Milwaukee Bucks: Could Brandon Jennings have been an All-Star?

MILWAUKEE, WI - APRIL 25: (Photo by Mike McGinnis/Getty Images)
MILWAUKEE, WI - APRIL 25: (Photo by Mike McGinnis/Getty Images) /

If you’re a fan of the Marvel Cinematic Universe, you probably have heard about their series on Disney+ called “What If?” It goes over various hypotheticals that could have happened in the MCU had things gone differently. It’s something that basketball fans (or fans of any sport) do on a regular basis, actually. Milwaukee Bucks fans are obviously no exception.

For fans of the Bucks, a recent “what if” situation came about in Brandon Jenningsrecent podcast appearance with HoopsHype and Michael Scotto, in which Jennings said he believes that he would have been an All-Star had it not been for his Achilles tear with the Pistons.

"I would’ve been an All-Star for sure if I didn’t tear my Achilles, and I believe we would have made the playoffs that year in Detroit, and then I’d end up getting paid."

It’s not shocking that Jennings holds this belief in his abilities, but it also creates a fun thought-exercise about whether or not Jennings would have actually been an All-Star in his career if it weren’t for that devastating injury. I’ll try to withhold my bias as best I can since Jennings is one of my favorite players all-time and I obviously wish he could have been an All-Star.

Regardless, let’s look at Jennings’ very turbulent career to that point and see if he was on track for All-Star status.

Would former Milwaukee Bucks guard Brandon Jennings have been an All-Star?

Although Jennings is a fan favorite among Milwaukee Bucks fans and even Detroit Pistons fans have a soft spot in their hearts for him, he never had many accolades in his career. He made the All-Rookie First Team in 2009-10 and finished a distant third in Rookie of the Year voting that season behind Tyreke Evans (first place) and Stephen Curry (second place), but was still a finalist.

The closest Jennings came to being an All-Star was in 2010-11, his sophomore season, where he finished eighth among guards in All-Star voting with over 300,000 votes. He never finished in the top ten for guards again in his career.

However, when Jennings suffered the Achilles tear, it came at a point in his career where it was trending upwards and he was beginning to come into his own as a player. Jennings was in his age-25 season in 2014-15 with the Pistons. He was averaging 15.4 points, 6.6 assists, and 1.1 steals per game. Although the points were barely a career-low for him to that point (15.5 was his previous low), he was also only playing 28.1 minutes per game.

Per 36 minutes that season, Jennings averaged 19.4 points, 8.3 assists (career-high per 36), and 1.4 steals per game. He was playing at the best level of his career, as evidenced by some of his advanced metrics. He was worth 3.3 win shares in his 41 games prior to the injury, which was the lowest of his career to that point. But by win shares per 48 minutes, Jennings was actually on pace for his best season with a .136 rate, a career-best (his previous career-high was .114 in 2011-12).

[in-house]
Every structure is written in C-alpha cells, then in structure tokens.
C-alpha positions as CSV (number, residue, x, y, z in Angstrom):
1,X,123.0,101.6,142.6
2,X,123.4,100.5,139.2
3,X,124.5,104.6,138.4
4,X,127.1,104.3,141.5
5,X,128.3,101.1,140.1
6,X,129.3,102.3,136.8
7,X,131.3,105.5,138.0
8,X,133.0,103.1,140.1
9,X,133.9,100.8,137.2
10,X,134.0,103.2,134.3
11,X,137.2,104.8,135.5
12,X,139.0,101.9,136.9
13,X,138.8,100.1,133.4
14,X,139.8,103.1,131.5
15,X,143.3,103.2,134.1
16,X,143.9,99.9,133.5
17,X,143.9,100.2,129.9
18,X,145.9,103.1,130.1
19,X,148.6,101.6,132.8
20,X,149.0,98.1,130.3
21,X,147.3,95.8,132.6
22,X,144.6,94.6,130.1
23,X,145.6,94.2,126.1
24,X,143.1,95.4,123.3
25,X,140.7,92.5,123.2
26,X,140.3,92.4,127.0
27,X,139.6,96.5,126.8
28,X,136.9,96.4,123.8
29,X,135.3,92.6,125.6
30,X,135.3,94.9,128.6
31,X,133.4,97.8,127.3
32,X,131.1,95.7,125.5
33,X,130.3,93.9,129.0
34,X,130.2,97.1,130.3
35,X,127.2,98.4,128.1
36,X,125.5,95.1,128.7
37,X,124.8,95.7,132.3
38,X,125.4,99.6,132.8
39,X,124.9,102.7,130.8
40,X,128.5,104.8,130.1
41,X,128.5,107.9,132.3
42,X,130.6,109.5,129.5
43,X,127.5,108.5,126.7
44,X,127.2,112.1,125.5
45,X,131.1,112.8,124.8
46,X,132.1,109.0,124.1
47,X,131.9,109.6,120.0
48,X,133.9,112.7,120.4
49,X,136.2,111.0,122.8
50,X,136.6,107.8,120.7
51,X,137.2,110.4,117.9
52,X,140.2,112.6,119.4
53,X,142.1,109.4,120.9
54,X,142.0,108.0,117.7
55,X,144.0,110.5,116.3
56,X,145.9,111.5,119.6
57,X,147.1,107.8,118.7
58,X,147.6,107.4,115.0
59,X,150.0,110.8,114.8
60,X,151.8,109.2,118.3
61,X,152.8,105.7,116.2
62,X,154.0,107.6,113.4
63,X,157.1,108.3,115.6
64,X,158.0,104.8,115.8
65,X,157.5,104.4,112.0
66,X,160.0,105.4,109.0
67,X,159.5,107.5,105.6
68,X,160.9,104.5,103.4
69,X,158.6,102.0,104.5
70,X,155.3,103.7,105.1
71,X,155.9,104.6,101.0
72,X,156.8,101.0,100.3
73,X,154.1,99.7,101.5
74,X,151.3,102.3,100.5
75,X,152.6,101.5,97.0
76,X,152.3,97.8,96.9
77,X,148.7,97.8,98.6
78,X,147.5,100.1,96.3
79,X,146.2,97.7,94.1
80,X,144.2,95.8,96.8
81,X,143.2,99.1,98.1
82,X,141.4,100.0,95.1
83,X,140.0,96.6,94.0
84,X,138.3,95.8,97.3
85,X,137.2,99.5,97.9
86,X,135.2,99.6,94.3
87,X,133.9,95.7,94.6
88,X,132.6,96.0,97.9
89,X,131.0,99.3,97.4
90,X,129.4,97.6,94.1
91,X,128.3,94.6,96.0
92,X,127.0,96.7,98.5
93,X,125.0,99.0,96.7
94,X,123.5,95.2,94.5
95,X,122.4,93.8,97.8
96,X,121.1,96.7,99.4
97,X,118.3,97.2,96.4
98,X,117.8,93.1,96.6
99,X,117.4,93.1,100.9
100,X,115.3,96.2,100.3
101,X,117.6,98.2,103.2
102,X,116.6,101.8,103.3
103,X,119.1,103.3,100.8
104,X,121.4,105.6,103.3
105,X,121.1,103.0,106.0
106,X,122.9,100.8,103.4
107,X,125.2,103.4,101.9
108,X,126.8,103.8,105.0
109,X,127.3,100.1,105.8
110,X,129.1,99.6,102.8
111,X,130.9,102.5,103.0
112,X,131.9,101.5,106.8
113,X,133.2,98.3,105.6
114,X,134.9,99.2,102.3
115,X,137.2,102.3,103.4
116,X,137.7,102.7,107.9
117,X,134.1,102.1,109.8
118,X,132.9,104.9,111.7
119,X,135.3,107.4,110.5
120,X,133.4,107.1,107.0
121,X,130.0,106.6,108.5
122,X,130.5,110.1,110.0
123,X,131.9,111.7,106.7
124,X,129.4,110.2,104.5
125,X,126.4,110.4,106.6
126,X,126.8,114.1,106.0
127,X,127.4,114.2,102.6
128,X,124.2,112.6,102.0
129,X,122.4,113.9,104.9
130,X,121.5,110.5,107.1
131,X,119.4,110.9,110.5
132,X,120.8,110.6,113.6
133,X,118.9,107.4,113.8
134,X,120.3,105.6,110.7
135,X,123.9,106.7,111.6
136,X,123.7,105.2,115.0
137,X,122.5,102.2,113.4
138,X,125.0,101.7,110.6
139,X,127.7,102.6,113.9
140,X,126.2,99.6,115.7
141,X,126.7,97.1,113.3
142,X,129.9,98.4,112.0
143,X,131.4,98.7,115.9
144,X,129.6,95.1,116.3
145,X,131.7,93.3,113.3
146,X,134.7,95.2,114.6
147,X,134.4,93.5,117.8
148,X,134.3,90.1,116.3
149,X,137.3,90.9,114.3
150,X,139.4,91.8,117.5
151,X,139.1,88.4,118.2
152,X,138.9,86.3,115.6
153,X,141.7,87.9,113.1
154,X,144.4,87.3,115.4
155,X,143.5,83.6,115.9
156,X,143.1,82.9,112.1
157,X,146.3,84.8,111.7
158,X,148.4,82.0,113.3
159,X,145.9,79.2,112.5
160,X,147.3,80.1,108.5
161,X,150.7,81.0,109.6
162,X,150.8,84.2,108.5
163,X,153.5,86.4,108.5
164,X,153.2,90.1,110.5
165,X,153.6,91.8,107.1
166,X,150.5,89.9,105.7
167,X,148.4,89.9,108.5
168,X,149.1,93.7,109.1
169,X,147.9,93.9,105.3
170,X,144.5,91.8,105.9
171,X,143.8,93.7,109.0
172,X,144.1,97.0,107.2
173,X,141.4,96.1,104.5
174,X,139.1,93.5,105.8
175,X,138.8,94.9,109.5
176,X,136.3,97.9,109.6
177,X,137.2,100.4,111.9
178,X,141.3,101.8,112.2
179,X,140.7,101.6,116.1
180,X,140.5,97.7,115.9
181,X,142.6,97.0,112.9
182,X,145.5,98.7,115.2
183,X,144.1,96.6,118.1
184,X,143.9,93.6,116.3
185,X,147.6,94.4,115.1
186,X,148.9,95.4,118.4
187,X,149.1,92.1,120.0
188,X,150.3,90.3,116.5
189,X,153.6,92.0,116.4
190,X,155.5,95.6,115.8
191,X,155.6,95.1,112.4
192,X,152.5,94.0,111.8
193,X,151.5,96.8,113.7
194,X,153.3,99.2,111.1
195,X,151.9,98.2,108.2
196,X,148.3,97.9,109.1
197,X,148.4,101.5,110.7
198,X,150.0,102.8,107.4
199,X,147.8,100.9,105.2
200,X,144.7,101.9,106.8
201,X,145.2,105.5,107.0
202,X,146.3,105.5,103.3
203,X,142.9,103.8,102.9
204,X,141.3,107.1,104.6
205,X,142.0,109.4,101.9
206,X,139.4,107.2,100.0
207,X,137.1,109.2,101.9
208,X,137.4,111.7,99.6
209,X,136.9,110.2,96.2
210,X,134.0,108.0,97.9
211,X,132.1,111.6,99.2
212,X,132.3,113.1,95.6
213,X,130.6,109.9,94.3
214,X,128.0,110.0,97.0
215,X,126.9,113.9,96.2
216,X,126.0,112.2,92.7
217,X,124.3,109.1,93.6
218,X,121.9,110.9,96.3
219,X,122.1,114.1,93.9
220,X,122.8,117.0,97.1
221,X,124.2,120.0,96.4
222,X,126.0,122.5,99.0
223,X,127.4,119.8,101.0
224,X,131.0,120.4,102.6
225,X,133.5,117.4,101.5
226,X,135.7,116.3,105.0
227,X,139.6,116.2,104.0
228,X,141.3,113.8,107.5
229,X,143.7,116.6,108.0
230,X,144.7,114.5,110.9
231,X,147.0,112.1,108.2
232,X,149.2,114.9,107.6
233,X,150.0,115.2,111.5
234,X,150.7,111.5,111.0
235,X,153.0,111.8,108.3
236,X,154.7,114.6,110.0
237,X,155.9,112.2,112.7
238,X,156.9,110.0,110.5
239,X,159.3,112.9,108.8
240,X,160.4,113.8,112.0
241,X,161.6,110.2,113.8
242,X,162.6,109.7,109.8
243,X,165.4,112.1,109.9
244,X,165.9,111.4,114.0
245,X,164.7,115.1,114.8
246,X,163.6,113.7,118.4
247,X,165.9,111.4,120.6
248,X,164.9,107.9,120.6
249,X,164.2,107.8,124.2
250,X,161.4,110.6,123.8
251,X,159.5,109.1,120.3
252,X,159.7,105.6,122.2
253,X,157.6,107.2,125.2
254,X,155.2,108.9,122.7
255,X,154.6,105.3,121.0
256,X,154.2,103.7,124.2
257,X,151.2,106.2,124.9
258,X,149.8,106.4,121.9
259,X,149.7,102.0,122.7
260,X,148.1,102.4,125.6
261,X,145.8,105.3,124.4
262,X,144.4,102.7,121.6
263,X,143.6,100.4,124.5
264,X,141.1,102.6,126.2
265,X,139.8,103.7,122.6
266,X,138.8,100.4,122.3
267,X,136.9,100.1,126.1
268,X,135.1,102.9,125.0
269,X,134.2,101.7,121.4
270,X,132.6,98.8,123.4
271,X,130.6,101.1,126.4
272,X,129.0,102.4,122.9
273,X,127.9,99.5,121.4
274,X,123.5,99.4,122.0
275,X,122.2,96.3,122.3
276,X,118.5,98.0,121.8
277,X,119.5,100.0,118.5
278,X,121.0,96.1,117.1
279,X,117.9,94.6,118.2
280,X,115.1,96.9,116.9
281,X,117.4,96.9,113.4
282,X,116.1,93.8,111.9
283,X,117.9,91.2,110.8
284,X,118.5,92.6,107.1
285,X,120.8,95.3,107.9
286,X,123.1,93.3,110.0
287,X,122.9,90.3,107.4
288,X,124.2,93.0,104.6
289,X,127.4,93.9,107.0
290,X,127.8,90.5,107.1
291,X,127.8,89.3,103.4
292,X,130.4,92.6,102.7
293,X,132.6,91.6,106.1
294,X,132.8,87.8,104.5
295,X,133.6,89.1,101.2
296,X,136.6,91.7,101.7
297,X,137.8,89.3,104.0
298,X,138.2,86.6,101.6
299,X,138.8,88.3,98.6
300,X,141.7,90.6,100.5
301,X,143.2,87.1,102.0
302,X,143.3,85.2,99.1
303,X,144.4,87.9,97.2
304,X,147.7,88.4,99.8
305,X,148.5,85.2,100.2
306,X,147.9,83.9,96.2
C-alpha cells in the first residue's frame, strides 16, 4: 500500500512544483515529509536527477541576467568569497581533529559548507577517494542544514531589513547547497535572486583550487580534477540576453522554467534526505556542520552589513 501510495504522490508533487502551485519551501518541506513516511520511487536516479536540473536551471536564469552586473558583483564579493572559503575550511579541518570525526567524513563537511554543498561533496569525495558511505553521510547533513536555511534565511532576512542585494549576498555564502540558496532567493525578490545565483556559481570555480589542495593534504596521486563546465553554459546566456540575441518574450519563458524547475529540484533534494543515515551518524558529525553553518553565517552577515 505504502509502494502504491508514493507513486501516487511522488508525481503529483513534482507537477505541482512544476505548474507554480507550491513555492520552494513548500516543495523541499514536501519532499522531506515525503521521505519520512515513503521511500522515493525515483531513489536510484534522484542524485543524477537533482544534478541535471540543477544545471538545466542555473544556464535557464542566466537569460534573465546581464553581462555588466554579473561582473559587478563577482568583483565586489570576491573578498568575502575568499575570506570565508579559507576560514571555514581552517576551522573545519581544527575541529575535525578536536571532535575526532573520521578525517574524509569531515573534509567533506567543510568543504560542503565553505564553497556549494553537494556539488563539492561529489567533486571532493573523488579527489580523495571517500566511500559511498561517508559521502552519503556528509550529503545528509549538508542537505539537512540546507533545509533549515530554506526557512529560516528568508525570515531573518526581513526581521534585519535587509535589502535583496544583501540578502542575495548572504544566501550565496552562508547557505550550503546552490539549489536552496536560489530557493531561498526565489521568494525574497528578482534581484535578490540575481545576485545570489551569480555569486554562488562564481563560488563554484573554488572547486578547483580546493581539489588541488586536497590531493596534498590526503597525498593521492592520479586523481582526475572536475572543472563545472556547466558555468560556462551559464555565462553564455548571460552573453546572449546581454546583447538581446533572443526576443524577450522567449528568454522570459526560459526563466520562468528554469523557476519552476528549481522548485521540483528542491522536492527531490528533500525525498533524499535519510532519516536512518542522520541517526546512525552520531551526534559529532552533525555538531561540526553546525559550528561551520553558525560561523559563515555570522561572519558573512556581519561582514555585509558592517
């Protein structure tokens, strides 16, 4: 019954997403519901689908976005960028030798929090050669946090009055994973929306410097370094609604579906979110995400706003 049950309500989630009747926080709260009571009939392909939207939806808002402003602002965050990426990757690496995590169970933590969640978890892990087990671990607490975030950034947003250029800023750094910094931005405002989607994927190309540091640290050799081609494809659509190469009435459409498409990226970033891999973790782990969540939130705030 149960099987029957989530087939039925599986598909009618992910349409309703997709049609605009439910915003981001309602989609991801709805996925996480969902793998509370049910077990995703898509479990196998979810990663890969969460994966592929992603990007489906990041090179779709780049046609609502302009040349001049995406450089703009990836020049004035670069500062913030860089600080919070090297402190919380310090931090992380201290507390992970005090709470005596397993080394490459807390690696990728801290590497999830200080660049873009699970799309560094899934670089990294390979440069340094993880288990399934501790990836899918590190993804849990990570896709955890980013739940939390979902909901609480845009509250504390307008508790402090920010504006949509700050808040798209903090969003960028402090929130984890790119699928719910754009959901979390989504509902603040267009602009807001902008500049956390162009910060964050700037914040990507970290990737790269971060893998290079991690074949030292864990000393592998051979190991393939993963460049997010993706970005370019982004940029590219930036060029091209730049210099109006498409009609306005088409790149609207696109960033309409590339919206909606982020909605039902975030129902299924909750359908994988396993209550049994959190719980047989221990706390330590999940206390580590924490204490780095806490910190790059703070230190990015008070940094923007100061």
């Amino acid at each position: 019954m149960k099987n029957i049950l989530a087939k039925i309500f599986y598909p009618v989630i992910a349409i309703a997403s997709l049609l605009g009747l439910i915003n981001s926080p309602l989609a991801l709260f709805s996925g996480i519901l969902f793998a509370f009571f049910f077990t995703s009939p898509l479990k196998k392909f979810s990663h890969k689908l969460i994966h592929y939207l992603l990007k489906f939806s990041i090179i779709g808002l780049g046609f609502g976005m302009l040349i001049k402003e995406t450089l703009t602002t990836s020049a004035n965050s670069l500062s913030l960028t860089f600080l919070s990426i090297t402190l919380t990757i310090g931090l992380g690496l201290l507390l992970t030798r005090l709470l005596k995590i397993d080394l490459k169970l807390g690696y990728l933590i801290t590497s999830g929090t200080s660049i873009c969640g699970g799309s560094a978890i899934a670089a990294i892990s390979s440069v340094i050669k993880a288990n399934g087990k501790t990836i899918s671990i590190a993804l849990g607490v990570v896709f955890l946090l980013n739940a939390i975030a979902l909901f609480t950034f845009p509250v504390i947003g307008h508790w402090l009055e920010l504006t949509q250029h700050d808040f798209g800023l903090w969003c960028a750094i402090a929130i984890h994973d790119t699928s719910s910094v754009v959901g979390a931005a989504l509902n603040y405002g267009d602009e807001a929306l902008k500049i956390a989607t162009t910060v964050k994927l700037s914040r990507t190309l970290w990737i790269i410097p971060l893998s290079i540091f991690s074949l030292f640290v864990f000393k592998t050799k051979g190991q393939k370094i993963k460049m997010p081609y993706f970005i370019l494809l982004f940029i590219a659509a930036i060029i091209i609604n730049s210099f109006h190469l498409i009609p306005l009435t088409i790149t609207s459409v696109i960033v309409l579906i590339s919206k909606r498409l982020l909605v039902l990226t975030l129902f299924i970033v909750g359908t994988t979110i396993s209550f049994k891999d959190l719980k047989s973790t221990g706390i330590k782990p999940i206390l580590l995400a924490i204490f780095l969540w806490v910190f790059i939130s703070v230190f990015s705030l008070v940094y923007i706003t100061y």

Comparing it to all qualified guards, Jennings’ win shares per 48 would have been 20th and was one of only seven guards in the top 20 to be 25 or younger, according to Stathead, so there was room for him to grow as well. Additionally, he posted an insane assist rate of 39.9 percent that season, which would have been sixth in the entire league.

That was the key to his All-Star candidacy, his improved playmaking. Once he arrived in Detroit, Jennings became a much more willing passer as he didn’t have as much of a scoring burden as in Milwaukee. That improved playmaking and scoring efficiency (his 52.2 percent true shooting was a career-high) led to a career-best overall 3.3 box plus/minus while still posting the highest usage of his career at 26.3 percent.

Only seven guards in that season averaged 15 or more points on 52 percent or higher true shooting with an assist rate above 35 percent. Of those seven guards, five of them were All-Stars in those seasons. Jennings and Ty Lawson were the exceptions.

If Jennings could have stayed at that level and perhaps improved his scoring average and efficiency while maintaining such a high usage — which he was proving he could do —  then an All-Star nod was not out of the realm of possibility as he entered his prime-age seasons.

The one thing that could have held him back was his team’s performance. The Pistons were 17-27 when Jennings suffered the injury in Milwaukee and finished 32-50, the fourth-worst record in the East. That was after finishing 29-53 the season prior, so it wasn’t looking great, but he was an upcoming free agent after the following season, and who wouldn’t want a guard that posted that kind of season?

If he could have landed in a good spot with a winning team, there’s a real possibility that Jennings could have cracked an All-Star team. Especially so in the Eastern Conference which was easier for guards to make All-Star teams at the time (poor Mike Conley).

Next. Milwaukee Bucks: 3 reasons why free agent Allonzo Trier is worth pursuing. dark

It’s tough to look back on a career, especially one such as Jennings, where he was on an upswing right as he got injured, but he still had an overall solid career with the Milwaukee Bucks and beyond.